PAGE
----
Growing up in a South Asian family, I always observed an obsession with weight. Whether the subject is newborn babies, teenage girls, or grown women, it appears to be a topic of discussion. I don’t think it’s limited to one culture and the more I talk to people, the more I feel that it’s almost a universal trend, pervasive across most cultures.
When babies are born, everyone will focus on the weight of the baby. “How much did it weigh?” Comments focus on either how skinny or fat the baby is or how cute and chubby it is. Everyone wants them to be fat and chunky. If the baby is deemed to be “skinny,” or not fat enough, the mother-particularly a nursing mother- is questioned whether the baby is “getting enough”. When families meet each other after a long time, the first topic of conversation is, “oh your kids look too skinny” or some other comment directed at the individual’s physique. Ironically, in years past, the term “healthy” was often used as a euphemism for someone who was deemed to be overweight.
However, as these babies grow from childhood and turn into teens, suddenly the expectation changes. Young girls, in particular, are expected to be thin all of a sudden, despite having had a lifetime of being stuffed with food, often sugar and fat laden. Weight becomes this goal, this elephant in the room that is constantly present and keeps getting bigger. The lucky few that are genetically predisposed to being thin are told, “you should maintain yourself because you’re beautiful like this.” Girls, that are deemed even slightly overweight, are told that they need to lose weight if they want to find a good husband. Their beauty suddenly becomes inextricably linked with their weight. Random people, some of whom they’ve never met, feel comfortable to comment on their weight, shape and how they should try and lose that weight and change that shape.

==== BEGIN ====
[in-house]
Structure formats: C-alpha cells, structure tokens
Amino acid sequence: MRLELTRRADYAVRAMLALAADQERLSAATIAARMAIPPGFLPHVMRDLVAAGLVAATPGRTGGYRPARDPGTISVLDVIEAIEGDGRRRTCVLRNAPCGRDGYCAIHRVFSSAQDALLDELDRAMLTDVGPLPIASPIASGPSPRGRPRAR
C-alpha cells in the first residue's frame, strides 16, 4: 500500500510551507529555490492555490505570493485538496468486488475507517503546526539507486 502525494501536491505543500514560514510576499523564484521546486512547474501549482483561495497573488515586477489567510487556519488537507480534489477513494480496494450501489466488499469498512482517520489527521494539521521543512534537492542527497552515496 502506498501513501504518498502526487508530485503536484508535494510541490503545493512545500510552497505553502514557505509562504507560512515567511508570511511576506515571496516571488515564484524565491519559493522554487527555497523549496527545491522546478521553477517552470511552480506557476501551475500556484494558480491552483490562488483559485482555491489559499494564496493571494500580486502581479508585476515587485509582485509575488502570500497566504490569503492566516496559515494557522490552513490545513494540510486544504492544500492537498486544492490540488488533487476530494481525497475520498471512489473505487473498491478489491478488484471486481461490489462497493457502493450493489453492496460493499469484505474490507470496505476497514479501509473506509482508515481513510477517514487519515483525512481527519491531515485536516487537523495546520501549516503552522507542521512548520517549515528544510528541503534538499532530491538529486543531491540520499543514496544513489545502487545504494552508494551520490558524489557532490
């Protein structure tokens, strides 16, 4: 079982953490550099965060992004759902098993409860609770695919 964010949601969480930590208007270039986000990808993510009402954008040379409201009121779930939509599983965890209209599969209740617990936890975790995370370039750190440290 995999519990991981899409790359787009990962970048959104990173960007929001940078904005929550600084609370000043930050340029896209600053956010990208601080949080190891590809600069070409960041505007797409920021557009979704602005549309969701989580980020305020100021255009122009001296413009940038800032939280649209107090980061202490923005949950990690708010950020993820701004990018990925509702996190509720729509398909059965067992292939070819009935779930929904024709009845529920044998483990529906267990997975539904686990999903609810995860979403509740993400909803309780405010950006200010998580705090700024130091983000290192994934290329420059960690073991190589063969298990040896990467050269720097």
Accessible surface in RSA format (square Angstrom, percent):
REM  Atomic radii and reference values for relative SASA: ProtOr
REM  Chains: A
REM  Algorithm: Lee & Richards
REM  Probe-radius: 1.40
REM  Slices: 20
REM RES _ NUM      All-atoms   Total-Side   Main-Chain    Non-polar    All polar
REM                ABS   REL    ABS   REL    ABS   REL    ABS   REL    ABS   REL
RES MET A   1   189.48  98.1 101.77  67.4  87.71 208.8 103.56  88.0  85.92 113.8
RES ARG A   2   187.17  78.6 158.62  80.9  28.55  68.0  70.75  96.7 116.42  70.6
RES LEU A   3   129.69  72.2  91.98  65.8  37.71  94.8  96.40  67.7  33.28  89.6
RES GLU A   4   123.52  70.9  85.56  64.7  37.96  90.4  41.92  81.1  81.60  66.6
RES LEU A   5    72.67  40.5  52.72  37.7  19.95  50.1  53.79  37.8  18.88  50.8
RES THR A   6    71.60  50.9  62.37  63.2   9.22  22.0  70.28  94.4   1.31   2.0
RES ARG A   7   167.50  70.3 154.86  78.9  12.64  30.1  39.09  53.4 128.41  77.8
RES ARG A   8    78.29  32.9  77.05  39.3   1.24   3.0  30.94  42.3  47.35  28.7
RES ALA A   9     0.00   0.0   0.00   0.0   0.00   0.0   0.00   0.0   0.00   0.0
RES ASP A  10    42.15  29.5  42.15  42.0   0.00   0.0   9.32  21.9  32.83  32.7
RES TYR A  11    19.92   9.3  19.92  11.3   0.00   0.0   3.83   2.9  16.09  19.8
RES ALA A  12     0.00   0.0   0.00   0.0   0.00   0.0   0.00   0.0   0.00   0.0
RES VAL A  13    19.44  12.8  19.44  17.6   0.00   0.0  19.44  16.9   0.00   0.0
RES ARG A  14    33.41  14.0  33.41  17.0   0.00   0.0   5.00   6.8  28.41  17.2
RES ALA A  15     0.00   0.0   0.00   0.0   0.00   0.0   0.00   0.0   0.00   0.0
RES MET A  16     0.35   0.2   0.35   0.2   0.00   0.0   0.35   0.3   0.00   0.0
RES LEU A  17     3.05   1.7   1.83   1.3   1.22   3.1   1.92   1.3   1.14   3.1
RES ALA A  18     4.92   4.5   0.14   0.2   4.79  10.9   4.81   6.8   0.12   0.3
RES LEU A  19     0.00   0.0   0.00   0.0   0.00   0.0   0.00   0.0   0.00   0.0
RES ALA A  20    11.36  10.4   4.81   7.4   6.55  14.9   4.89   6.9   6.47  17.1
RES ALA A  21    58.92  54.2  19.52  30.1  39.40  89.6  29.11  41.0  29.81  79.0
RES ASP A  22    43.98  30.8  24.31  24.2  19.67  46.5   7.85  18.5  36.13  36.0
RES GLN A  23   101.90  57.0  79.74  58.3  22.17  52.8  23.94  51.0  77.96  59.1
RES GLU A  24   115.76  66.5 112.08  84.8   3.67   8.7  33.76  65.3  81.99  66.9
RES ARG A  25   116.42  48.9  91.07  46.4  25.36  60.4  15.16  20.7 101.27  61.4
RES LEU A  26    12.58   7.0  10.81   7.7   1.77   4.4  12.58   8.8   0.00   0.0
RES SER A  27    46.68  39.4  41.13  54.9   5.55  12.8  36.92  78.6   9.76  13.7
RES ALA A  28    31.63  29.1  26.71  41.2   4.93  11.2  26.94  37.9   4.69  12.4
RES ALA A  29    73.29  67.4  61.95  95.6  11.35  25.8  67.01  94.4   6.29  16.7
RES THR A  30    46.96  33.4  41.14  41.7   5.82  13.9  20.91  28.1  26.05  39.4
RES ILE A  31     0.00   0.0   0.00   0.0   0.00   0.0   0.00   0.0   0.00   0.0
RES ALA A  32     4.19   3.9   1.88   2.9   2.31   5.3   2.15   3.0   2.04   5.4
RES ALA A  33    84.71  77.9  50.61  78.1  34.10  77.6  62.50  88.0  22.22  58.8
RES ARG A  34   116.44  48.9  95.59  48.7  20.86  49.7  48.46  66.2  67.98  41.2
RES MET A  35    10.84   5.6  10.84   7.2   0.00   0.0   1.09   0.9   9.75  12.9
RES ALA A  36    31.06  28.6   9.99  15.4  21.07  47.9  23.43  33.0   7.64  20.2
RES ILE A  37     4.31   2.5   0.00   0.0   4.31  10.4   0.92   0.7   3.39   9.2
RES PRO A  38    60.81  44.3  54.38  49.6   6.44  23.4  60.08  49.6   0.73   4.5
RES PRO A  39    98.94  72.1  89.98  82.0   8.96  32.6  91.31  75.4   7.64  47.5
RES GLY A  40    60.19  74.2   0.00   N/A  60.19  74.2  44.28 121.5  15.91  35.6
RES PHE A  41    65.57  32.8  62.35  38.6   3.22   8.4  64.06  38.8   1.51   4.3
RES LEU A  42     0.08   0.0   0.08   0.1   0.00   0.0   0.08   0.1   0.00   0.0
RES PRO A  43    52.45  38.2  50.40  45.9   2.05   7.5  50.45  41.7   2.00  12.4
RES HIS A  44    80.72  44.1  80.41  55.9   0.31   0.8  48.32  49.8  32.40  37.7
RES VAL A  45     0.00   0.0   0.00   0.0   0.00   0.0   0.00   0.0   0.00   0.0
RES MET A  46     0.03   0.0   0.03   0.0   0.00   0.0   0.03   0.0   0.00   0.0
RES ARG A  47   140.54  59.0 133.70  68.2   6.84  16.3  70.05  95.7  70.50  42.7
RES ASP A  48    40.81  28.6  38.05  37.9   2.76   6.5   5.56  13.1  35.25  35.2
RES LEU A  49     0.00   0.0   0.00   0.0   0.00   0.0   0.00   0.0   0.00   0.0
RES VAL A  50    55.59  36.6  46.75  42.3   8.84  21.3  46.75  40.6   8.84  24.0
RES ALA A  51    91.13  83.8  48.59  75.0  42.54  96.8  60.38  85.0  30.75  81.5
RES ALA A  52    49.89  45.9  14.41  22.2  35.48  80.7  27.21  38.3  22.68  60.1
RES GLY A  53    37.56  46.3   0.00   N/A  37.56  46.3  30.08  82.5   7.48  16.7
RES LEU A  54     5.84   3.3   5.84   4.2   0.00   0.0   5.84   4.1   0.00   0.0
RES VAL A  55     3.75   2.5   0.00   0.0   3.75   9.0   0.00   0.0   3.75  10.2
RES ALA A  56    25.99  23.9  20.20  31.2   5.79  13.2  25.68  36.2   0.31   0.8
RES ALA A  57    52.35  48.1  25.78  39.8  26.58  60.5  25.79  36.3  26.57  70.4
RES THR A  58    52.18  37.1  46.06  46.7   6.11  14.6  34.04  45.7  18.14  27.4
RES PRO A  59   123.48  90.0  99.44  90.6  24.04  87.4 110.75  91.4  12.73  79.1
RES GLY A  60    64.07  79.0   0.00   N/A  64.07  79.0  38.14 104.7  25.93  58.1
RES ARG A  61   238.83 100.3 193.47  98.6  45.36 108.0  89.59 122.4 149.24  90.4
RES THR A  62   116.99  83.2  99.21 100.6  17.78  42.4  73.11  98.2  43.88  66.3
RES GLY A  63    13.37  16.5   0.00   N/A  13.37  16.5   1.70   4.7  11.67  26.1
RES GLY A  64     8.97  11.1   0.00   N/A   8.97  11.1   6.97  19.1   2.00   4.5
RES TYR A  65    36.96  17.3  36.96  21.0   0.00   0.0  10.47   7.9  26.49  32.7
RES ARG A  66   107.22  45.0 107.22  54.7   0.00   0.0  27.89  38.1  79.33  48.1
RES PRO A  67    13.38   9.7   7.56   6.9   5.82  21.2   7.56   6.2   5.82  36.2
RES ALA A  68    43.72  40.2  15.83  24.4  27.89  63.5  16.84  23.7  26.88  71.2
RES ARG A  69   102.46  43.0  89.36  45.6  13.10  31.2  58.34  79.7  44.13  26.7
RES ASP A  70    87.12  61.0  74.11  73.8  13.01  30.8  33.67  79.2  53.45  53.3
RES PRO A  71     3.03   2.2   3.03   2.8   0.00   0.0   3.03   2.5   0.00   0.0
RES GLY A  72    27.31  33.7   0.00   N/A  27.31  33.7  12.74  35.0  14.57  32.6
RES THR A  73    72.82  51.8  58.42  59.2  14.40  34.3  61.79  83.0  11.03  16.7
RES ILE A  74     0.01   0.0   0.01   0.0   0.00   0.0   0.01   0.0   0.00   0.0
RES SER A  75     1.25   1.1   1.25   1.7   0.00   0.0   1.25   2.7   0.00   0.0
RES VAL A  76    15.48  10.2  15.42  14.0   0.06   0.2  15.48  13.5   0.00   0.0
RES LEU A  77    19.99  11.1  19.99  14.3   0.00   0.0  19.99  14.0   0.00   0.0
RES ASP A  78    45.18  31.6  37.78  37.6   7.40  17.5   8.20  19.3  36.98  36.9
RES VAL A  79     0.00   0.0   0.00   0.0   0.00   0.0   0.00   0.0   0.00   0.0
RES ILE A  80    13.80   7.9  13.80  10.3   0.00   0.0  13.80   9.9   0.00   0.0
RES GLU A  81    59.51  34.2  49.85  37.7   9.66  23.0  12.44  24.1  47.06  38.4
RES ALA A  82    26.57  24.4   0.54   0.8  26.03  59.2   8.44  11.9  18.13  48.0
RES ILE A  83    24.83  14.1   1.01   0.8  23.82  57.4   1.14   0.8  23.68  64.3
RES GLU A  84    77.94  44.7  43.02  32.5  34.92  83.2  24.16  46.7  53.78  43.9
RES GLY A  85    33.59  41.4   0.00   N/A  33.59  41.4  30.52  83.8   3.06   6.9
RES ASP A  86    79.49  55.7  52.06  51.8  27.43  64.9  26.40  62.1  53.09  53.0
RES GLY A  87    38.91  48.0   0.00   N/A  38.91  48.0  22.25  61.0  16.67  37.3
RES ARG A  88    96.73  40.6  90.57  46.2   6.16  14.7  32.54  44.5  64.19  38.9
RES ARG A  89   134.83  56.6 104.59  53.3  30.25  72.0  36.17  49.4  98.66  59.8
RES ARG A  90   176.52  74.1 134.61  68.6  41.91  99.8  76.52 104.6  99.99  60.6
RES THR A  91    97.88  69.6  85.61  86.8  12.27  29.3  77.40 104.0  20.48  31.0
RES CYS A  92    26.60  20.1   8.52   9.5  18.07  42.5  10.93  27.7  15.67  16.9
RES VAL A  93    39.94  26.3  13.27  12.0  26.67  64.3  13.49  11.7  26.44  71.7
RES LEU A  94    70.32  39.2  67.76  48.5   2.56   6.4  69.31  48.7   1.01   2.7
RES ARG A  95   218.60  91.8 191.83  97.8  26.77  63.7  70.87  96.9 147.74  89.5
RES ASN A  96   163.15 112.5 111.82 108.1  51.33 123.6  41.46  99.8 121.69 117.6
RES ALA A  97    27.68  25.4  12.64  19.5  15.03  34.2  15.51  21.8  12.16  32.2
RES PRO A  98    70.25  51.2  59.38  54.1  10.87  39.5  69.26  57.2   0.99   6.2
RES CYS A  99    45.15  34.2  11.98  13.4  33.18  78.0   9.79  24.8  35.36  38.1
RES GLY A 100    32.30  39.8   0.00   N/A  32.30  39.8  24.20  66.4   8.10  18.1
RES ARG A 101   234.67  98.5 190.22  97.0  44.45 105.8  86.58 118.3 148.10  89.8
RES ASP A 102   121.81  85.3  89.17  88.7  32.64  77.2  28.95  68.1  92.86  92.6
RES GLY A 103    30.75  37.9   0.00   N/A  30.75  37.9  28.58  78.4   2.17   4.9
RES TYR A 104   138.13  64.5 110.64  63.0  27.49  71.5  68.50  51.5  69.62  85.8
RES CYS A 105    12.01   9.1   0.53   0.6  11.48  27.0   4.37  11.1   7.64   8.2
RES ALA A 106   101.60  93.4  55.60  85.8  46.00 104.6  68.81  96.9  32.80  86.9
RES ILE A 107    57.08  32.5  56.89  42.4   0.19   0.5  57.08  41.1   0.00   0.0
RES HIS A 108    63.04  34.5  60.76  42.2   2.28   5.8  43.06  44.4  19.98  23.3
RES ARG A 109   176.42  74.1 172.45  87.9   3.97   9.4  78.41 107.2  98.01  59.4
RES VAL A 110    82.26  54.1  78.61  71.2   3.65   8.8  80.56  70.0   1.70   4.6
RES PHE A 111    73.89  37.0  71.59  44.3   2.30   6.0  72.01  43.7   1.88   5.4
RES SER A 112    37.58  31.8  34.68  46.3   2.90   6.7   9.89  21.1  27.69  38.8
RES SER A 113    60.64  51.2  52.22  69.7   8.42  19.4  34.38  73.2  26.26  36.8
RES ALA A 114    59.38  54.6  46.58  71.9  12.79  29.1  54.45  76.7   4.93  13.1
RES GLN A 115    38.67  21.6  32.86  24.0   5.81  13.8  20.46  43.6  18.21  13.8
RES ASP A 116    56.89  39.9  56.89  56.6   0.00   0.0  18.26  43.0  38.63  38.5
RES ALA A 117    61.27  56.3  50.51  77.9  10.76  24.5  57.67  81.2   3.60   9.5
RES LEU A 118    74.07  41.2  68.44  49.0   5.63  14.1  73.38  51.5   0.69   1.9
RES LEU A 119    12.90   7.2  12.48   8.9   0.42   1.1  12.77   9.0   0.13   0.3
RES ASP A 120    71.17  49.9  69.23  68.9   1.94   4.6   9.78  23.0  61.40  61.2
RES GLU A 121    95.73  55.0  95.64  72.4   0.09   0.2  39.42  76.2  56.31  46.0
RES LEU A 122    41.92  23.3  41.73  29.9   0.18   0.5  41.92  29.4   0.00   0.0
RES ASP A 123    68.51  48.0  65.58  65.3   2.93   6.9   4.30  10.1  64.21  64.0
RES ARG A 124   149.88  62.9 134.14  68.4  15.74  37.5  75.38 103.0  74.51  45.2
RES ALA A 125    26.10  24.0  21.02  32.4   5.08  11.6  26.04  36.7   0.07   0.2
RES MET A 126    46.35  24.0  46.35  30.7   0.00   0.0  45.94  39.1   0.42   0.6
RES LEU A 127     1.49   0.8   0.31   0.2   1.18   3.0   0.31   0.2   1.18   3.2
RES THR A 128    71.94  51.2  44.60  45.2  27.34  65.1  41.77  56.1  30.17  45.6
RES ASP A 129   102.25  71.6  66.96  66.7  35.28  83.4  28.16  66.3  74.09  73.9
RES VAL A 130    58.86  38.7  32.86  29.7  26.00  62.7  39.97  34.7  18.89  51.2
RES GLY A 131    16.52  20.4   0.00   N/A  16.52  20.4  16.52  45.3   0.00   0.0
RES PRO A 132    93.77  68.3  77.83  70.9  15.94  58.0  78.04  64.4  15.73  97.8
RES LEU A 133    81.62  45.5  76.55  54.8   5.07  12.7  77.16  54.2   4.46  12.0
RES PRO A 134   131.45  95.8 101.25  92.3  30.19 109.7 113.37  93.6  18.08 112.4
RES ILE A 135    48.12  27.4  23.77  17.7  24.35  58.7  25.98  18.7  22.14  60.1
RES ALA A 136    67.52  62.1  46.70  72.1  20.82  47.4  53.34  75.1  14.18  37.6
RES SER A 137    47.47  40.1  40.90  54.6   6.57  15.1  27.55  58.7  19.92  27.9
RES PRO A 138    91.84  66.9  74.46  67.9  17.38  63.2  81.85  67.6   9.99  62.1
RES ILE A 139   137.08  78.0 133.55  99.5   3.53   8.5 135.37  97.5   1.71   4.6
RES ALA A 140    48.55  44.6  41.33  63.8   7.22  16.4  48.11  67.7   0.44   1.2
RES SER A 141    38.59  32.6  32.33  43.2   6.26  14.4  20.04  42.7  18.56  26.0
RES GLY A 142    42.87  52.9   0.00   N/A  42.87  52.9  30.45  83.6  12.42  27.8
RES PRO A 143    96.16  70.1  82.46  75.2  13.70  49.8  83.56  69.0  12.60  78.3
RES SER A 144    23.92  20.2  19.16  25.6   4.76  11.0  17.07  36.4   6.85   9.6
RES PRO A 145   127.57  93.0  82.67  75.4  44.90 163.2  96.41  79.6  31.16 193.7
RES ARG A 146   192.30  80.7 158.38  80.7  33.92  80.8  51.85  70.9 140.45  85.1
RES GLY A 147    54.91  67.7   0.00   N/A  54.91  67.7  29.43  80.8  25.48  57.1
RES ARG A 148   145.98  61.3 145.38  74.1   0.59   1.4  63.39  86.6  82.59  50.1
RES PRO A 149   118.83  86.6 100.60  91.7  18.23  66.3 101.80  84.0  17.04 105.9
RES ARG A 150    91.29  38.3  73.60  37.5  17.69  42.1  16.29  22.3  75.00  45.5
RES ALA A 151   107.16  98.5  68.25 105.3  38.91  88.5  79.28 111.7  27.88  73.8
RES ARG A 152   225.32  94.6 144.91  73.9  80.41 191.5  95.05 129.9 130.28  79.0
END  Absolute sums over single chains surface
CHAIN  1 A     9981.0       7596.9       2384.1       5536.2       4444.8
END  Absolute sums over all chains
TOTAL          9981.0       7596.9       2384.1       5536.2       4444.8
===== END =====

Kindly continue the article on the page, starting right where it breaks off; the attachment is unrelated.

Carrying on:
Their beauty suddenly becomes inextricably linked with their weight.
And it doesn’t stop with shopping for a husband. Once they’re married, they’re told that they need to stay skinny if they want to remain attractive to their husband. They’re expected to get pregnant, give birth and bounce back and look like Kate Middleton a week after giving birth- never-mind that they didn’t look like her prior to getting pregnant. This feedback is given by random “aunties” as well as close family members. It appears that everyone in society has been given the right to comment on a woman’s weight- regardless of how their comments affect the person in front of them. People visiting after the birth of a new baby feel no hesitation in saying things like, “you really need to lose weight,” to the postpartum mom who hasn’t even had a chance to catch her breath. These expectations keep piling on as women age and have more children. Losing weight becomes this holy grail that everyone wants to attain but nobody knows how, because they were never taught. Every motherhood forum is full of moms asking how to lose weight fast with recommendations for ridiculous and unsafe diets that can have negative long term consequences.
We need to do something about your arms- they’re too fat to look good in photos.